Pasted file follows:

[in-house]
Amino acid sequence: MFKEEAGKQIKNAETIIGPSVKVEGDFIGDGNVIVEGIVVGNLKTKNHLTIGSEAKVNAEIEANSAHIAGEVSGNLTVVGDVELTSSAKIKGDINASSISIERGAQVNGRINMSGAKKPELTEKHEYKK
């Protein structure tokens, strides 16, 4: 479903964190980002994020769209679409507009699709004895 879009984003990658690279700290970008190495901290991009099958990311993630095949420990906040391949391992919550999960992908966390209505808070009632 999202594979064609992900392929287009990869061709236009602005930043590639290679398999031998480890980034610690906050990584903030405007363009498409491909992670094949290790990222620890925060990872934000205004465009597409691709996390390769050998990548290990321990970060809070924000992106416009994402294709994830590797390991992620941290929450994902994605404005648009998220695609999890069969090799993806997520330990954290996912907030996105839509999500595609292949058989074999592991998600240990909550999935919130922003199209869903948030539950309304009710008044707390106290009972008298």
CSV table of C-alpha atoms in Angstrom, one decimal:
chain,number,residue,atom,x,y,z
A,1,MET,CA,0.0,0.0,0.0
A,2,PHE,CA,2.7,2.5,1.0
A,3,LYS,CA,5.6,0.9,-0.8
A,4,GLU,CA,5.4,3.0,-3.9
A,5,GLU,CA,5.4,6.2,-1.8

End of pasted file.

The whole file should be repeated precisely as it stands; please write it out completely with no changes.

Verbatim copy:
[in-house]
Amino acid sequence: MFKEEAGKQIKNAETIIGPSVKVEGDFIGDGNVIVEGIVVGNLKTKNHLTIGSEAKVNAEIEANSAHIAGEVSGNLTVVGDVELTSSAKIKGDINASSISIERGAQVNGRINMSGAKKPELTEKHEYKK
């Protein structure tokens, strides 16, 4: 479903964190980002994020769209679409507009699709004895 879009984003990658690279700290970008190495901290991009099958990311993630095949420990906040391949391992919550999960992908966390209505808070009632 999202594979064609992900392929287009990869061709236009602005930043590639290679398999031998480890980034610690906050990584903030405007363009498409491909992670094949290790990222620890925060990872934000205004465009597409691709996390390769050998990548290990321990970060809070924000992106416009994402294709994830590797390991992620941290929450994902994605404005648009998220695609999890069969090799993806997520330990954290996912907030996105839509999500595609292949058989074999592991998600240990909550999935919130922003199209869903948030539950309304009710008044707390106290009972008298």
CSV table of C-alpha atoms in Angstrom, one decimal:
chain,number,residue,atom,x,y,z
A,1,MET,CA,0.0,0.0,0.0
A,2,PHE,CA,2.7,2.5,1.0
A,3,LYS,CA,5.6,0.9,-0.8
A,4,GLU,CA,5.4,3.0,-3.9
A,5,GLU,CA,5.4,6.2,-1.8